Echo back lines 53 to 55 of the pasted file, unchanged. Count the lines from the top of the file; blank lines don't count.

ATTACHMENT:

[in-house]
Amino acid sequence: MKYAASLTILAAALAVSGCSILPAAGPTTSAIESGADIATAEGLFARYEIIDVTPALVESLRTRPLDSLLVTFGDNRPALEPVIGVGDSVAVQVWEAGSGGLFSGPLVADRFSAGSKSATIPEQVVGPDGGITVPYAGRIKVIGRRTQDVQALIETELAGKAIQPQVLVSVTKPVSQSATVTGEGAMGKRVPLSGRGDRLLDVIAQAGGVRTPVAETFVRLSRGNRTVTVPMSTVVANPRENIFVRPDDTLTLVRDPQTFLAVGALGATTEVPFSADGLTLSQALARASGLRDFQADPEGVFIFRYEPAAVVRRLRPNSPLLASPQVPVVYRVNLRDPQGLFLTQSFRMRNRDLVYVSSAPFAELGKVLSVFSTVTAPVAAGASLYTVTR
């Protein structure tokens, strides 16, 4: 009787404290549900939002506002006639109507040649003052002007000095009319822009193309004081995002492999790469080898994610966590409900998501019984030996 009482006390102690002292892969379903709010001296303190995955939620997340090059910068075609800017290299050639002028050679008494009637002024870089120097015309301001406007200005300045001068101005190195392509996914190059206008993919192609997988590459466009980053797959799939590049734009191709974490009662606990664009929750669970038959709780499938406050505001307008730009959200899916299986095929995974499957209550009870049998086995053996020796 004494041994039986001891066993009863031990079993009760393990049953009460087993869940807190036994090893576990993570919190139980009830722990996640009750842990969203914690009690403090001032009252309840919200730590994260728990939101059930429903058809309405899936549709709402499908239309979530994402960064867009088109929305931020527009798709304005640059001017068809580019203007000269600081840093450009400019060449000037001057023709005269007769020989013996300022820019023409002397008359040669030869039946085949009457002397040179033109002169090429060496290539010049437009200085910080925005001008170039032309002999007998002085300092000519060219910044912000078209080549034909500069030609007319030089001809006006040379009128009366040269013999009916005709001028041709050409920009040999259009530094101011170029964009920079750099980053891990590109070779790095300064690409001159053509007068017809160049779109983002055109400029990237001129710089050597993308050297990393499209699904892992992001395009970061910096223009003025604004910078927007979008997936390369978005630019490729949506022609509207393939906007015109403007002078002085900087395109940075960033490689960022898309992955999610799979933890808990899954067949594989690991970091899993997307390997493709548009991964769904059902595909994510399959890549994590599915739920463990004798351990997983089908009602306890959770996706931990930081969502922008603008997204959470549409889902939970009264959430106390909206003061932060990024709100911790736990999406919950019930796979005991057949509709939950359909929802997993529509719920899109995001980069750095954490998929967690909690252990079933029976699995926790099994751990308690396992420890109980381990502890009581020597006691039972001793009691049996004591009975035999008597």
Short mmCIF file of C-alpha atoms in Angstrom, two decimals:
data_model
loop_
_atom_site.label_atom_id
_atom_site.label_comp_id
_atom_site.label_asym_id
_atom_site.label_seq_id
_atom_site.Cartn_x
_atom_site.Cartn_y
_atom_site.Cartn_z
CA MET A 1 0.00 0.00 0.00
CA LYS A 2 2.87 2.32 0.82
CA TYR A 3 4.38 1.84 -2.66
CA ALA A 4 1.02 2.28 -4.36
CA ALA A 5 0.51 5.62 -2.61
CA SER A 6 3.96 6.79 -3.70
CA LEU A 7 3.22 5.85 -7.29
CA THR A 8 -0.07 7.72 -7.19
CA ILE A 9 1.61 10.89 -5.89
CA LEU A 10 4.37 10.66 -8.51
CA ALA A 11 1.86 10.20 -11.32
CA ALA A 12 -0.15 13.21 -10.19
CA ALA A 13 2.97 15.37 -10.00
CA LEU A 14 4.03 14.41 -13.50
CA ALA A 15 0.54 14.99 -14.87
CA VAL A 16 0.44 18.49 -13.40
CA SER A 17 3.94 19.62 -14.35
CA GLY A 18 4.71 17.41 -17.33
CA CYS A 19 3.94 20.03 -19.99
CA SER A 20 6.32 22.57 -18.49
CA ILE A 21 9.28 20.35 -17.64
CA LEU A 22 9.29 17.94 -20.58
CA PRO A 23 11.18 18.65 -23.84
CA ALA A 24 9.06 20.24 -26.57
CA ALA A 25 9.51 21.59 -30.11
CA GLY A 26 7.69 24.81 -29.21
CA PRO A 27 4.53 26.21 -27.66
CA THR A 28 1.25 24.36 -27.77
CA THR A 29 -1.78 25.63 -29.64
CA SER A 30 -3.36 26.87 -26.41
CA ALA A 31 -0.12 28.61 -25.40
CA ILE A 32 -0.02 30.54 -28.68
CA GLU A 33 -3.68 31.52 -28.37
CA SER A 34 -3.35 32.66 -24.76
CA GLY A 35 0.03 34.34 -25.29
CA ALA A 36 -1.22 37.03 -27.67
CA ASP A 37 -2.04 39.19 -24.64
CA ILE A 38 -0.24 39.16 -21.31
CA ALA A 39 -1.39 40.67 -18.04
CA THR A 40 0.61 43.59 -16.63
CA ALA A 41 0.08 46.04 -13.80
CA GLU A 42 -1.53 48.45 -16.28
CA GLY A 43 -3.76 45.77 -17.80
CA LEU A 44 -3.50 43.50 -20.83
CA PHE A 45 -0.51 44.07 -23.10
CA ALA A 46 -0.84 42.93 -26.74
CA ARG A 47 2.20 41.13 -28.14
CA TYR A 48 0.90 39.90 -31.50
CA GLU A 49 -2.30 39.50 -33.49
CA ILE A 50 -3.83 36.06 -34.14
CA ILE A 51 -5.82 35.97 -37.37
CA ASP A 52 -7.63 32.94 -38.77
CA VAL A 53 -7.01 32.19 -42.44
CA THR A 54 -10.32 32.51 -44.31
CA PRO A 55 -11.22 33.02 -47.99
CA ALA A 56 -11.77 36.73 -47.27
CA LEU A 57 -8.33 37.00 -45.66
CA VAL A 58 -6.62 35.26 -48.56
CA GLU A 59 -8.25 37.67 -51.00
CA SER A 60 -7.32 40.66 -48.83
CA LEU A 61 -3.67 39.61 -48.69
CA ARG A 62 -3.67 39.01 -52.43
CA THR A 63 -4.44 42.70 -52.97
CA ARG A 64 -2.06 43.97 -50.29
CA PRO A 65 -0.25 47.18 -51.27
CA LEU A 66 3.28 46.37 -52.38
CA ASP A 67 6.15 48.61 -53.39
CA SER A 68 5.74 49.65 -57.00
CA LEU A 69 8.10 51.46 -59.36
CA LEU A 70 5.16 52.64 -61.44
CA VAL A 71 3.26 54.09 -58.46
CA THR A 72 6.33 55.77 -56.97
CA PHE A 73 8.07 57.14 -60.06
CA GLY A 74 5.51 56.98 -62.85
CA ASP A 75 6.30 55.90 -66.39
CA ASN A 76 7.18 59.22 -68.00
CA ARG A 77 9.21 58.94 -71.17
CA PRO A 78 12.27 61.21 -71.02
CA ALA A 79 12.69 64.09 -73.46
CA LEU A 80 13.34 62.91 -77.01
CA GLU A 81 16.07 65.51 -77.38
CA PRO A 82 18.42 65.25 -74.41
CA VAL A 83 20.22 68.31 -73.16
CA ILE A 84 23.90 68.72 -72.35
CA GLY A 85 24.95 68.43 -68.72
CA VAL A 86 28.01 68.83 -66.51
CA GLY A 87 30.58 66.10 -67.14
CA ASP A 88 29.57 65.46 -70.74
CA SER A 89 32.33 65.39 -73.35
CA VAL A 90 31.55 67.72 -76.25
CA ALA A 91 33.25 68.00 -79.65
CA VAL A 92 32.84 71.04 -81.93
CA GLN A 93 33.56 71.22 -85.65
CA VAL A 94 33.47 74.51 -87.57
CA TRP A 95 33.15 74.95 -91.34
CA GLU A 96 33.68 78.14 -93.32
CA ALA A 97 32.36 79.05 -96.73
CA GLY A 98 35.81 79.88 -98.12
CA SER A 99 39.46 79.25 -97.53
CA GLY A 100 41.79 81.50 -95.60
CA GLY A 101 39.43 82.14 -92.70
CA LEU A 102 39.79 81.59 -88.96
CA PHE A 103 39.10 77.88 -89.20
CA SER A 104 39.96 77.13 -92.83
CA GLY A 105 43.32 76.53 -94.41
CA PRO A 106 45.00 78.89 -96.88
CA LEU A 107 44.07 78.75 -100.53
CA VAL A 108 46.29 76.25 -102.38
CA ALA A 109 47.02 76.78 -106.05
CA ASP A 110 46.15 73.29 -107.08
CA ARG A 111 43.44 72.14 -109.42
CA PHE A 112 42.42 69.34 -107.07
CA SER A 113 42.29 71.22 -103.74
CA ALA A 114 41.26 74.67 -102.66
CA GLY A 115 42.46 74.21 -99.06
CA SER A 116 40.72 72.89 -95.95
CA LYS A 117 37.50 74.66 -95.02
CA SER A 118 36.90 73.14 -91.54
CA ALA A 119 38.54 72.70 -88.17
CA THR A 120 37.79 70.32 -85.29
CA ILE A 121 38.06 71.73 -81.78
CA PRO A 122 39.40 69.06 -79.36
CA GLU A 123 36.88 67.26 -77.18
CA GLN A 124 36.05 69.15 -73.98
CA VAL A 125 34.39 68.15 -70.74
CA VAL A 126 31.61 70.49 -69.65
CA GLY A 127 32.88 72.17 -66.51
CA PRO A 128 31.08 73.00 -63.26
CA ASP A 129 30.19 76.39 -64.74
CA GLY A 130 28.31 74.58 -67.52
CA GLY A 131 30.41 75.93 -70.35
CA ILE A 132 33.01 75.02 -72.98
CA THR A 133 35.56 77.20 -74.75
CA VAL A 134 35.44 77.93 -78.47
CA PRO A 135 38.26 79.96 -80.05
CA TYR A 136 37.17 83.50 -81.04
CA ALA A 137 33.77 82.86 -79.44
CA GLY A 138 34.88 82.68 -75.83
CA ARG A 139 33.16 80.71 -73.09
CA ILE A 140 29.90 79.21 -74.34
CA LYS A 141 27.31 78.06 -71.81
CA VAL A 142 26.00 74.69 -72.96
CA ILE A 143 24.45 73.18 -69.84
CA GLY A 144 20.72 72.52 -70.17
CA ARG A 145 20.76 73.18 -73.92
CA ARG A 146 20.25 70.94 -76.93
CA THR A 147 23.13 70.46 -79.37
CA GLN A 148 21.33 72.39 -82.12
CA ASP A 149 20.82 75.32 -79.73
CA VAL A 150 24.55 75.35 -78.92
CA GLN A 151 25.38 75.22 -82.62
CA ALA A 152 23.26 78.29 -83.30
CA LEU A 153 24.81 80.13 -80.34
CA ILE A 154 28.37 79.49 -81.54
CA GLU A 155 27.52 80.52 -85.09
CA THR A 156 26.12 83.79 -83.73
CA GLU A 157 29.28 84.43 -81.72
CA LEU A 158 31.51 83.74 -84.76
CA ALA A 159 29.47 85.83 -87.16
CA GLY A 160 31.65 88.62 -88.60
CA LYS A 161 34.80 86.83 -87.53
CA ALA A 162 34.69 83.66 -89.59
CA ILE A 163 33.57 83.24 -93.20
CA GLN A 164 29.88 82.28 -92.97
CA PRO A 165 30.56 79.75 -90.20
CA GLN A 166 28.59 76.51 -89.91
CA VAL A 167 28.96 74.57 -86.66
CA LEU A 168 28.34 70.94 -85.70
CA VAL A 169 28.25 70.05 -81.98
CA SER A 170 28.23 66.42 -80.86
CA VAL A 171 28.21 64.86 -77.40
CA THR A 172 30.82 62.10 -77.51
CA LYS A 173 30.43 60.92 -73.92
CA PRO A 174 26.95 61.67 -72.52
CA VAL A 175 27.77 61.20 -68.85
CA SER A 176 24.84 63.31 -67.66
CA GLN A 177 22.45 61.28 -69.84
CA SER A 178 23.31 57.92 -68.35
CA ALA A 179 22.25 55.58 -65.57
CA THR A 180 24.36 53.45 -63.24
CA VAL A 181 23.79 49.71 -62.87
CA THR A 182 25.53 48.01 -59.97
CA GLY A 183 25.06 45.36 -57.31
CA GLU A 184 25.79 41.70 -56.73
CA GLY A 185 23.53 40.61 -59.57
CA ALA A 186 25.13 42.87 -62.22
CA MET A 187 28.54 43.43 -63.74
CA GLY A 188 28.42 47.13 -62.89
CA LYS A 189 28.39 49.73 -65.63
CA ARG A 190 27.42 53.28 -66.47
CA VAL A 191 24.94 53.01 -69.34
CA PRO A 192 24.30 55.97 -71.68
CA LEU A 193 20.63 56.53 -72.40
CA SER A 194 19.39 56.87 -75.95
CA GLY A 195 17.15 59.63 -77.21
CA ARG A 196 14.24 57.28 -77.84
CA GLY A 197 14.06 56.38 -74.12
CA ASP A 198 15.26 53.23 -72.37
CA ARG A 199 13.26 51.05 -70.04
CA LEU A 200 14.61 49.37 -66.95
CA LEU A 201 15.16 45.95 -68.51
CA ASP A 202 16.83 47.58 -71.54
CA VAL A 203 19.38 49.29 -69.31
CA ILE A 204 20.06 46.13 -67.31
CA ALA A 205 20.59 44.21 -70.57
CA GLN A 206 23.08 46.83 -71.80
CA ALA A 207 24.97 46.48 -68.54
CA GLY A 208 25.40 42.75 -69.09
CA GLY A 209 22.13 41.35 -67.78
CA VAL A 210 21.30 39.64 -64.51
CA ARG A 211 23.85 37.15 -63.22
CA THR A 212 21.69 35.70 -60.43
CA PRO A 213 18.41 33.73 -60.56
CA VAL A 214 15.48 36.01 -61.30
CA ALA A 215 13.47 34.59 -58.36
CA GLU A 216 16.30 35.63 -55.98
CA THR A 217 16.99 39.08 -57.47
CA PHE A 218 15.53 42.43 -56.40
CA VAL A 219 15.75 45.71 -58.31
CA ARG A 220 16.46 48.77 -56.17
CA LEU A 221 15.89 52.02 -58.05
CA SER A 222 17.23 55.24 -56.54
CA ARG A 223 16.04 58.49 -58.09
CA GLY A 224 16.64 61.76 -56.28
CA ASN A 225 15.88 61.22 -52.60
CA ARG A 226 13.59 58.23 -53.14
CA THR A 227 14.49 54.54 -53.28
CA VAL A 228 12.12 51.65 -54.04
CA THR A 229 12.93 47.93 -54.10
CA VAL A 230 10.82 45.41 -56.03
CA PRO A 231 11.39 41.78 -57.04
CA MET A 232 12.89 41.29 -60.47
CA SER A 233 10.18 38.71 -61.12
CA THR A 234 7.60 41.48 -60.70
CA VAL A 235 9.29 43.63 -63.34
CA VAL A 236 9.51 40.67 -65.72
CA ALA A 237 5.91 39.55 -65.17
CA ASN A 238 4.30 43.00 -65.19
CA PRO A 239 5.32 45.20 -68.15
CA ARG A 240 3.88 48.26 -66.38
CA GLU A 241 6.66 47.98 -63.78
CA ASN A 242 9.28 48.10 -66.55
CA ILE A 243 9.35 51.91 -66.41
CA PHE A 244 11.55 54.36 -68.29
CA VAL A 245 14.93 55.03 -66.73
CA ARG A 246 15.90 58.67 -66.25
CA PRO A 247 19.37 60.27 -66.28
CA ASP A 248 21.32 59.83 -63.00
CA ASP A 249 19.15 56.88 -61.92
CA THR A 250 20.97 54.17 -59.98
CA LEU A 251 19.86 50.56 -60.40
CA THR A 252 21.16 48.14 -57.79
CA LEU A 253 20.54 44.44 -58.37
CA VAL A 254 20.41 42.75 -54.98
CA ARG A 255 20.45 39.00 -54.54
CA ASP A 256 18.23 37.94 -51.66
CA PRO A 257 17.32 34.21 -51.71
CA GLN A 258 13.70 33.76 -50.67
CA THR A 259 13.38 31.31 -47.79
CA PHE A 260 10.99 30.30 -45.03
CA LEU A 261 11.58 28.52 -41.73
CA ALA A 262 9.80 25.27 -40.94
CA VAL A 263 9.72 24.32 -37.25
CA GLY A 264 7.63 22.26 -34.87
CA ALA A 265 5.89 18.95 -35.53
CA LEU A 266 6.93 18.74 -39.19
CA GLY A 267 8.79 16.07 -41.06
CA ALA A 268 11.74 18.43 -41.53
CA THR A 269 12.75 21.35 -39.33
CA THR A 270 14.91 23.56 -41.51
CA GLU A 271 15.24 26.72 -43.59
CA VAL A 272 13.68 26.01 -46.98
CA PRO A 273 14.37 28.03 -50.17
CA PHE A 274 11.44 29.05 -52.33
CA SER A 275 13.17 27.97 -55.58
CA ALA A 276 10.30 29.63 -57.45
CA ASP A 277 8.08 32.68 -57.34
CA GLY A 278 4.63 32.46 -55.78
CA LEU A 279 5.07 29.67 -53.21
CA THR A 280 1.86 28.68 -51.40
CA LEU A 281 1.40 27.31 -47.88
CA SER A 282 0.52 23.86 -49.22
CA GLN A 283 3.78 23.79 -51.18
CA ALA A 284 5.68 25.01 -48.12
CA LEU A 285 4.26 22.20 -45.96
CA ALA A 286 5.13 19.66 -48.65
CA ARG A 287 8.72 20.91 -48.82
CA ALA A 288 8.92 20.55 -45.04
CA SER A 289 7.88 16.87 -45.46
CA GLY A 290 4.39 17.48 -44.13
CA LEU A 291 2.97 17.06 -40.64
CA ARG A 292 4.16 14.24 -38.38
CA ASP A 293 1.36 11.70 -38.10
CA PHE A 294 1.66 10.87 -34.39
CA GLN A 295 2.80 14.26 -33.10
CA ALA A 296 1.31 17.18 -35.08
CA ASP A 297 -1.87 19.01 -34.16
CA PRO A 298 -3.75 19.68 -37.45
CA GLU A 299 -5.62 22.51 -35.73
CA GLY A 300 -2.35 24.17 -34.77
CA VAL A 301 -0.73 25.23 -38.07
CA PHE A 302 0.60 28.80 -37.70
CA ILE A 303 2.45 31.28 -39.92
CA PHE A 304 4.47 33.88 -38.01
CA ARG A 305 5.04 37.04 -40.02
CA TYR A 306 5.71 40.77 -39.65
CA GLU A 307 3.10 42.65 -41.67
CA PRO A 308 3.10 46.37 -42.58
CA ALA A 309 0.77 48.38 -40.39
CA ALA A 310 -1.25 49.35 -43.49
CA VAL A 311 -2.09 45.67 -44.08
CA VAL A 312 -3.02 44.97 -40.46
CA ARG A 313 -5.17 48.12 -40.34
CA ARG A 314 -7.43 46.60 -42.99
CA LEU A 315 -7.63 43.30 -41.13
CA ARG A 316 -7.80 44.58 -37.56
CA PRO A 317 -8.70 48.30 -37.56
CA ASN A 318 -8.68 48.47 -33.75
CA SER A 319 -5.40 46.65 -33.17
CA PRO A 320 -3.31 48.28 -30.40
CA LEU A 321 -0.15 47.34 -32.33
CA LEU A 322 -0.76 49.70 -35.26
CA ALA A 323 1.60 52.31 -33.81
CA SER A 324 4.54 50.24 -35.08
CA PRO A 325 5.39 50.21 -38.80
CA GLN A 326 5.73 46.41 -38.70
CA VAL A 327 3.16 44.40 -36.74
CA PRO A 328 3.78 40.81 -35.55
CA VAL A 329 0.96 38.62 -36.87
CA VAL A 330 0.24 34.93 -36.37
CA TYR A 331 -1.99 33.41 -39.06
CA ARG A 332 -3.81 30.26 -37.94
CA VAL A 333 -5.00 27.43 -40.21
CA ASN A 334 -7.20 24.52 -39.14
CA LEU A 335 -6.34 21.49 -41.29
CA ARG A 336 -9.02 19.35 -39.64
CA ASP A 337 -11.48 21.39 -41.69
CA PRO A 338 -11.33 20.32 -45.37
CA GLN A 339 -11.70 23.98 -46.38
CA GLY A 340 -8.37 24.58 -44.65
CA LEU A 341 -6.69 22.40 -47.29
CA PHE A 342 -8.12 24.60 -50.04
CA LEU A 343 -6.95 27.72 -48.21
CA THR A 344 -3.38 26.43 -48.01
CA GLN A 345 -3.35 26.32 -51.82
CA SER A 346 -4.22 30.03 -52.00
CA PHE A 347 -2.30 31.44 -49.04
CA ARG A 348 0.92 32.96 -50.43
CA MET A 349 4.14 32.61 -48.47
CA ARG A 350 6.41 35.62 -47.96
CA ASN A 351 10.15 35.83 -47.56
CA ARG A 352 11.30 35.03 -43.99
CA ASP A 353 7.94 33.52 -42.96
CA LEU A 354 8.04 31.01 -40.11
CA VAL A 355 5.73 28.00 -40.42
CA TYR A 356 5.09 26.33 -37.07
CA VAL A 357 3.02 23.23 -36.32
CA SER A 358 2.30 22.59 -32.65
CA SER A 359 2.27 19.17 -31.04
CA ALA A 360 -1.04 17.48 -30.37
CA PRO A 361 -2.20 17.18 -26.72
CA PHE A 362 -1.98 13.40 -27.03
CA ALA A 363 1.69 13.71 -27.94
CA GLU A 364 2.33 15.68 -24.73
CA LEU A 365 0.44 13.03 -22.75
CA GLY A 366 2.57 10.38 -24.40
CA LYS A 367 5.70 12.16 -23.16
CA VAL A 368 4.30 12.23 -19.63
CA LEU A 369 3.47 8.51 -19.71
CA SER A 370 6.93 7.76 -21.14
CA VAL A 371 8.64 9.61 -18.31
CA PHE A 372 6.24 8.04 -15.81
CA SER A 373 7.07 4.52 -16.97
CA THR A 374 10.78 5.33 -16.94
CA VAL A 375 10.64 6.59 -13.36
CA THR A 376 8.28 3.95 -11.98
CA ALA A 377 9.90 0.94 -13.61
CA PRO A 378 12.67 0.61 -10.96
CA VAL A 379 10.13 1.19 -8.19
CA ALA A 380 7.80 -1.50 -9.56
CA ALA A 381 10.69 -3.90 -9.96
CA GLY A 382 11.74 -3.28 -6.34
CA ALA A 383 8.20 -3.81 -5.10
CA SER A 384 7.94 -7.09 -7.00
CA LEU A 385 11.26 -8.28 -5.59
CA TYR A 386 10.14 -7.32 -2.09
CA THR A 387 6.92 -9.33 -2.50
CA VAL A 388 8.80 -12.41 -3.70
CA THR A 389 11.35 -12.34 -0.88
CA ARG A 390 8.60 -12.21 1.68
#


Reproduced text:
CA THR A 40 0.61 43.59 -16.63
CA ALA A 41 0.08 46.04 -13.80
CA GLU A 42 -1.53 48.45 -16.28